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The person who reported this problem to me [/edit: not the problem but that it was only on JTAGICE-mkII] said that the designes at his workplace struggled to use the old emulator (don't remember what is was, ICE-200 maybe) whenever possible just because of this problem. So before anyone else can do some real tests I think this is more of a tool problem than a software. But you are right that the comiler usually affects this type of problems and make it trickier for the emulator to do a correct single step.

My favorites:
1. My oscilloscope, Yokogawa DLM2024.
2. My soldering iron, Weller WD2M, WMRP+WMRT.
3. JTAGICE3 debugger.

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So where are we with this? Does everyone agree that single stepping in C (i.e. f10, as opposed to stepping into wth f11) with a mkII behaves a little strange?

I find that I have to press it many times to get past a single line line of C. I understand that this is because it may be doing a single step in ASM behind the scenes, but this is an annoying characteristic.

I too use the imagecraft compiler. Is the problem lying there? Is there a solution to making it behave more 'inuitively'. I expect that when hit f10, it should move to the next line of C code.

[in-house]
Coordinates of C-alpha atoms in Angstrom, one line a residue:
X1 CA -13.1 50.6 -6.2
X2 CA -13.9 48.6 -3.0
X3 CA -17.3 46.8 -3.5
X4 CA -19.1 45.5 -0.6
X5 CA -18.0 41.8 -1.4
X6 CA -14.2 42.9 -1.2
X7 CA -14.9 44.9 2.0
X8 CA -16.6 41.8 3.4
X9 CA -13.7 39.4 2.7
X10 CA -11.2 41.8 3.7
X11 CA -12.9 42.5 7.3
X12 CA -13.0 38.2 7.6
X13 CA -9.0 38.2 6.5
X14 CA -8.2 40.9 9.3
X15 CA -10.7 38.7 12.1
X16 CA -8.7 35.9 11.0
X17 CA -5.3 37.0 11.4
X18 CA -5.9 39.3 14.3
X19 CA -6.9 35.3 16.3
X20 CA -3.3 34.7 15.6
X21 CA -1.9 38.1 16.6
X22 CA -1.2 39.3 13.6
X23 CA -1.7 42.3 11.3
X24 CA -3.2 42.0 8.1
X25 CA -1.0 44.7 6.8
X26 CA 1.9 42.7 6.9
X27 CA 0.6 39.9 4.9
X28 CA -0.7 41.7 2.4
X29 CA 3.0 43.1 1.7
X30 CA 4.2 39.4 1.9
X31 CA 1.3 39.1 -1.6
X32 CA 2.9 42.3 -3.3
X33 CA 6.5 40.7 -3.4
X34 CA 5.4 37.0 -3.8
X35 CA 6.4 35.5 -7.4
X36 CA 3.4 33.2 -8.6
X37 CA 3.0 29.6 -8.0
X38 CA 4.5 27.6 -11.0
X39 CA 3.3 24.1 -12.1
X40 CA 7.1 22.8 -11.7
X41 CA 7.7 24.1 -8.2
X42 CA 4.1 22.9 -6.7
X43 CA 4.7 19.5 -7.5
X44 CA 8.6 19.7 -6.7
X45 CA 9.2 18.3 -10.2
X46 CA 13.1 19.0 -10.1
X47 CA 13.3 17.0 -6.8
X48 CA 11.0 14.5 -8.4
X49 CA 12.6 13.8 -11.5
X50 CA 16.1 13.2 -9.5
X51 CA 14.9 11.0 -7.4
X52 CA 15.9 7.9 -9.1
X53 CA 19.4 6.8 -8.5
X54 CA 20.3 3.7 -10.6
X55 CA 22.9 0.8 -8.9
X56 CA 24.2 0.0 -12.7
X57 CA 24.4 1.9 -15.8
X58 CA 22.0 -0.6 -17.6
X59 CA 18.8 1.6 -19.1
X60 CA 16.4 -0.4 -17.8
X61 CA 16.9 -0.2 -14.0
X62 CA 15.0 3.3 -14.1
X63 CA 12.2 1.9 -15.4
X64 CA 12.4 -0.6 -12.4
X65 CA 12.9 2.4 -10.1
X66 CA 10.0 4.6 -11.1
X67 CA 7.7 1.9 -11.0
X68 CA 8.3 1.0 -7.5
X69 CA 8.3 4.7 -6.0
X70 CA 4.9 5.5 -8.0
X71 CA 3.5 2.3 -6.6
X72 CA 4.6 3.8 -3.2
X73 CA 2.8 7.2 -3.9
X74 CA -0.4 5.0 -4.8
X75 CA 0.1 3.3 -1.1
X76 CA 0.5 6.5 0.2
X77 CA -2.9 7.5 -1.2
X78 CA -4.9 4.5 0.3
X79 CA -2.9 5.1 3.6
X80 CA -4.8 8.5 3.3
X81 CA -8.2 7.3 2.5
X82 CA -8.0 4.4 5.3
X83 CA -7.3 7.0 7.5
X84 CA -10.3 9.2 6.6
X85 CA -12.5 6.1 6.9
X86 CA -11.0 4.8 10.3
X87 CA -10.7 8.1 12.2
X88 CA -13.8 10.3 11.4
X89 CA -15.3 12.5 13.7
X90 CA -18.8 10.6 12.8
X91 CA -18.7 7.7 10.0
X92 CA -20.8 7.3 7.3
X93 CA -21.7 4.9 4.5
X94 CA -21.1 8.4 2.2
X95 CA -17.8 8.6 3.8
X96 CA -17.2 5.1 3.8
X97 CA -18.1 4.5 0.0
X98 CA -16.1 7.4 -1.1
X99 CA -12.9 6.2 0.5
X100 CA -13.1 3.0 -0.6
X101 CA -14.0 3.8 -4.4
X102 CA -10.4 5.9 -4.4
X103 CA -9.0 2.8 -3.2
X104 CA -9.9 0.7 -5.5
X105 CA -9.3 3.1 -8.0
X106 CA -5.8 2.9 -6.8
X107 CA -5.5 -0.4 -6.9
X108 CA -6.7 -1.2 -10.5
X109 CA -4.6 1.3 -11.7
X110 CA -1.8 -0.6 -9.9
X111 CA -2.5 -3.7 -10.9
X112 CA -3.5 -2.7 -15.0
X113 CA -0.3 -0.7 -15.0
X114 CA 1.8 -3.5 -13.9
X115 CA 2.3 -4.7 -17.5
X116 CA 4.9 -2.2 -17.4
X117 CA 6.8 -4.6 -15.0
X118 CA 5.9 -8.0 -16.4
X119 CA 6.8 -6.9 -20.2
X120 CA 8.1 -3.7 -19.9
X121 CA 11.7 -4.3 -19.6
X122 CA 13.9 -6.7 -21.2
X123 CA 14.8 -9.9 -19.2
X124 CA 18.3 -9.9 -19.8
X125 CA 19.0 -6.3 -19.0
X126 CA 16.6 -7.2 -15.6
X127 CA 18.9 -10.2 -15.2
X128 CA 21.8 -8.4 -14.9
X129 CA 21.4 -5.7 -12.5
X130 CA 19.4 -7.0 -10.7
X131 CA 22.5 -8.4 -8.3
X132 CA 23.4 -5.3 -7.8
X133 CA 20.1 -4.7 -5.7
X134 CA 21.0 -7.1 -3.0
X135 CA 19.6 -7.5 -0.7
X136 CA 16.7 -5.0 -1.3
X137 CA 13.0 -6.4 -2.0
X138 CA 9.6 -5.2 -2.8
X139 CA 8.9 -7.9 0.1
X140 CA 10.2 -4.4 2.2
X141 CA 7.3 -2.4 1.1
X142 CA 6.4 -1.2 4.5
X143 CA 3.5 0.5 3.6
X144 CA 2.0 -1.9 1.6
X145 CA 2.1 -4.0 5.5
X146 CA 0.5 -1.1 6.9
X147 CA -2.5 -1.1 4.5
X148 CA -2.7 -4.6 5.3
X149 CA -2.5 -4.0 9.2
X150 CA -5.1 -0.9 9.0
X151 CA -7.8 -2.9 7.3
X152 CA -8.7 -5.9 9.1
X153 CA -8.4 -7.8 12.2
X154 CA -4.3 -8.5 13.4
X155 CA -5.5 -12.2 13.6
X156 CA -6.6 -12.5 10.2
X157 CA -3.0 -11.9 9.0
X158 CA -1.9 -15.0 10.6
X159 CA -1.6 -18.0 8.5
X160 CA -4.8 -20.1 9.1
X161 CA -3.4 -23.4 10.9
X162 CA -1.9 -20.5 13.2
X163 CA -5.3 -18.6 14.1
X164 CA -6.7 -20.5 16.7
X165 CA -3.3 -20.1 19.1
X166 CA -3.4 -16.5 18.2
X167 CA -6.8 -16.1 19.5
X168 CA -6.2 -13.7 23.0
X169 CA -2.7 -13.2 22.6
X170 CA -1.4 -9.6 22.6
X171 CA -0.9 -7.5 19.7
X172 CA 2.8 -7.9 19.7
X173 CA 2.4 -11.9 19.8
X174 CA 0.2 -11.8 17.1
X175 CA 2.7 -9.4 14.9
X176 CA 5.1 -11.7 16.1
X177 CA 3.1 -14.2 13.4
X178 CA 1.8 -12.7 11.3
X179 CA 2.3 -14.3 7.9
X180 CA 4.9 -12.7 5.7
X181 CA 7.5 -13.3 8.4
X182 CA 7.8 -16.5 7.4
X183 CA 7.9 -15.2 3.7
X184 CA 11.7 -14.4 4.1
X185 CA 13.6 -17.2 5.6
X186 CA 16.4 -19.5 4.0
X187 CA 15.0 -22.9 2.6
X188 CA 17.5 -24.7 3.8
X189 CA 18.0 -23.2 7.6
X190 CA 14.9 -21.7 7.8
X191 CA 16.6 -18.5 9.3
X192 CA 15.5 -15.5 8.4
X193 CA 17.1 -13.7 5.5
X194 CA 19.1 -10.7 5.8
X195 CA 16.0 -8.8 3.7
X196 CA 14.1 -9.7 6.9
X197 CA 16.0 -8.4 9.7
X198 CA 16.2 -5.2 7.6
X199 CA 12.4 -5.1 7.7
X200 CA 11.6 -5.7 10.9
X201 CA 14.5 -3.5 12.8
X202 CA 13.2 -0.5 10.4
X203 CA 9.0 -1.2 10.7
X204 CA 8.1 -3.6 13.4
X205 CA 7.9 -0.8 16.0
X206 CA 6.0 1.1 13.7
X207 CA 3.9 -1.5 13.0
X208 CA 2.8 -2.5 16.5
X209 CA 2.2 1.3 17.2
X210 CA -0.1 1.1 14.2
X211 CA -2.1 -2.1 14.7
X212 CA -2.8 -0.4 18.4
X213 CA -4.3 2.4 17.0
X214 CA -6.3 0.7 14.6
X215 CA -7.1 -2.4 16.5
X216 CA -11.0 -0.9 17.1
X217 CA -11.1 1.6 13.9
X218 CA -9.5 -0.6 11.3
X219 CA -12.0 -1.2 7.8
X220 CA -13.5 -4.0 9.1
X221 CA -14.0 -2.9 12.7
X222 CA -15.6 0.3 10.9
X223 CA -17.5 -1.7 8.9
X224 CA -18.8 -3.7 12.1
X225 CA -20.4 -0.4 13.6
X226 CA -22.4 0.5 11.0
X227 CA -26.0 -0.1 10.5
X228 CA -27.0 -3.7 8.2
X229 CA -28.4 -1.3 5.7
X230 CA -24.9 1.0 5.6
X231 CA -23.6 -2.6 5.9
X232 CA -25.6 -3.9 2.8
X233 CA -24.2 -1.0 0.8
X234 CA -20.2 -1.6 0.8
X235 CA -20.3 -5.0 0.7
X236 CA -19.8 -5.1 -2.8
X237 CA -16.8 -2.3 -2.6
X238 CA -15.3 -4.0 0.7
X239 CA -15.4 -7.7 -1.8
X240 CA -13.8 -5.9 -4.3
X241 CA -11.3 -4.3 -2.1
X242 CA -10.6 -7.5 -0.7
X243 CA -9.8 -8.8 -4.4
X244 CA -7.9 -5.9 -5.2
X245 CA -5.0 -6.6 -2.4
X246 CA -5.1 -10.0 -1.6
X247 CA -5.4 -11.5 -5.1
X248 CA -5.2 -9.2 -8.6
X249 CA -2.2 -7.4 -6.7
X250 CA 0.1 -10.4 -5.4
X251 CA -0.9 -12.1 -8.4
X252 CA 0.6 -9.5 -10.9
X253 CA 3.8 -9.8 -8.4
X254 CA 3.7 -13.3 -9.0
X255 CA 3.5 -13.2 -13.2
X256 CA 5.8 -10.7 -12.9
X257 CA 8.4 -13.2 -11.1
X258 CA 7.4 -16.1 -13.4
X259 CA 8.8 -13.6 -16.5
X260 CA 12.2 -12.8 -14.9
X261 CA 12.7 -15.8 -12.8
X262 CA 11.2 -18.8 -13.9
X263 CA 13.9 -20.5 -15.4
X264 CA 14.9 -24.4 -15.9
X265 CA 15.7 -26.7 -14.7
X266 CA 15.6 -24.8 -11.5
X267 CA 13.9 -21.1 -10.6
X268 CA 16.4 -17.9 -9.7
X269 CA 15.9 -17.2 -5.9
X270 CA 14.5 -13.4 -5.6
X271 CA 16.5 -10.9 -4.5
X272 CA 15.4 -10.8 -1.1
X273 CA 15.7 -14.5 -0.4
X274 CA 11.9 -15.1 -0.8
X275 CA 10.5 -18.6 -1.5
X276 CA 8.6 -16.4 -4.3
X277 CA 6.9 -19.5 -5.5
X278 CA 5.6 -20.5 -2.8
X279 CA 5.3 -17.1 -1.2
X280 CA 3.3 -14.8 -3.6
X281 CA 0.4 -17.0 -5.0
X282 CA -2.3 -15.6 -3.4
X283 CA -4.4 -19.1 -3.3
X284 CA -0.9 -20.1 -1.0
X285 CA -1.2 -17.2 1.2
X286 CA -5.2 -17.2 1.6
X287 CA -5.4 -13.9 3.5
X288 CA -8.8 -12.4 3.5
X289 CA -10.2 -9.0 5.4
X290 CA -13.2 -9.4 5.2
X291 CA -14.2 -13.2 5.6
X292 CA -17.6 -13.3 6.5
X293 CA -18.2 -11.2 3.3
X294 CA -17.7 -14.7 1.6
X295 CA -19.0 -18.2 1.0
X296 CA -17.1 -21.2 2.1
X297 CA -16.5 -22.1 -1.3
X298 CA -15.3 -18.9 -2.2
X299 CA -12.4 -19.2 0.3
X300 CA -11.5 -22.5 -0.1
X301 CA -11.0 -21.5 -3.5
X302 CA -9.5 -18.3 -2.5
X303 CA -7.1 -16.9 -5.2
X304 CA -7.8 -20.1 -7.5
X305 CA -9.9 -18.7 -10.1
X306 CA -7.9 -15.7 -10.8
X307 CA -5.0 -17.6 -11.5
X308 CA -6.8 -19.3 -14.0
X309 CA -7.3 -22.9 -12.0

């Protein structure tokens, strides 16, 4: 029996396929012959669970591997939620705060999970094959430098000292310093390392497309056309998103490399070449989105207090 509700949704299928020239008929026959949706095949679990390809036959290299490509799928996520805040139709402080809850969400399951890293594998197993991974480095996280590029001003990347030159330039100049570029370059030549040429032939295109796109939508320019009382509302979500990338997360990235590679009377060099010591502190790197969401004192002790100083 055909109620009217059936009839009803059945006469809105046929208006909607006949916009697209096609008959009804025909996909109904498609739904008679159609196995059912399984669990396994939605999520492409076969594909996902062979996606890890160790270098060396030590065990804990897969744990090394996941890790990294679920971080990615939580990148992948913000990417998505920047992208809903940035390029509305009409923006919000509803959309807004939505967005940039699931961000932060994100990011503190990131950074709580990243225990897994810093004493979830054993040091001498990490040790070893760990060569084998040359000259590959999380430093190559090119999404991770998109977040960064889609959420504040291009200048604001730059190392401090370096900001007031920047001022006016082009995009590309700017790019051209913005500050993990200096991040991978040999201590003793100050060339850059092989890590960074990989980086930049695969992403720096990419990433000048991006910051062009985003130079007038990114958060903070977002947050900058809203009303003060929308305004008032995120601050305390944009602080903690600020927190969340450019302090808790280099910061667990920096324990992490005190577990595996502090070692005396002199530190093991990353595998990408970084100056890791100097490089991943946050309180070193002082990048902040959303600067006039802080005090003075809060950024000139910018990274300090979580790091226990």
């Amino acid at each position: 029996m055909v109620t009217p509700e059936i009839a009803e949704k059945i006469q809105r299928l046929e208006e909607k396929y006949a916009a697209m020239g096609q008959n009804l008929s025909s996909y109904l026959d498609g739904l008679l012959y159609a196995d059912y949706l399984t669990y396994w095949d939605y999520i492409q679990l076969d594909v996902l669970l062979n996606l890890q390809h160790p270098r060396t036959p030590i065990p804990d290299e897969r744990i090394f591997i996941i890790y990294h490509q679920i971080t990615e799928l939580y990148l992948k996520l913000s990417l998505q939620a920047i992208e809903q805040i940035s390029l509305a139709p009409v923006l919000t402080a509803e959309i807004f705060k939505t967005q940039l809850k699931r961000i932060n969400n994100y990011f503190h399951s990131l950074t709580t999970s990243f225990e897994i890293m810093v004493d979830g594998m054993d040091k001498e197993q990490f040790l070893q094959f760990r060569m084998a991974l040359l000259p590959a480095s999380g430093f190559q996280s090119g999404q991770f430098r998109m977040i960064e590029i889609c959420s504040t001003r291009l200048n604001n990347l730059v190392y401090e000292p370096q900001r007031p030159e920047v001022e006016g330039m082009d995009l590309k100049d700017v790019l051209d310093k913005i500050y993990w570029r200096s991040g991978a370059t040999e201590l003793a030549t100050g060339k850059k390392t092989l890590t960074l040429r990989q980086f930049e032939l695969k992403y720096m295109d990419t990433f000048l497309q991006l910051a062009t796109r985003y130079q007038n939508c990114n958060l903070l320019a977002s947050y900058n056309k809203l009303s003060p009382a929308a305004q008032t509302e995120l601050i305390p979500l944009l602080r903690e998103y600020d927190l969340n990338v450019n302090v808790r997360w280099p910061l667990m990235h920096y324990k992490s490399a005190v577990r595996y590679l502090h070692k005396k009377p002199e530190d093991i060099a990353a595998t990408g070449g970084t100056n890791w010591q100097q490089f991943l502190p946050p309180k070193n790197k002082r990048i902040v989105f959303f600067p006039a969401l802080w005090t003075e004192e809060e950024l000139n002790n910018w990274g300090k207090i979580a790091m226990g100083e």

Unless otherwise stated:
uC: ATMega128 or 644P
Compiler: Imagecraft ICCAVR V7.2
Debugger: AVRstudio 4.16
Programmer: Atmel, JTAG MKII
Experience: 20 years of C
Dismal ASM skills

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Shandor wrote:
I too use the imagecraft compiler. Is the problem lying there? Is there a solution to making it behave more 'inuitively'. I expect that when I hit f10, it should move to the next line of C code.
As I said in my earlier post, the most likely "problem" is that the optimizer is changing the underlying instructions enough that there is no longer a one-to-one relationship between executing code and C.

This behavior of the optimizer "morphing" the code is stronger with RISC processors like the AVR as opposed to more CISC-like processors like the x86, 805x, and so on. The given reason for that is the RISC architecture provides more opportunities for optimization, if only through larger register sets.

The fact that optimized code doesn't follow the C code line-by-line is good news -- that means the compiler has digested your intent as expressed in the C code and generated faster/better/smaller code than slavishly following your exact lines. The compiler is utilizing more resources from the processor than a simple translation would in order to get you the same answer, faster. Kewl, huh? :D

Your best bet is to read the Imagecraft documentation or to post a question to their support folks. Again, as I posted earlier, telling the compiler to "turn off" optimization in the code you are interested in is the approach I would (and do) take.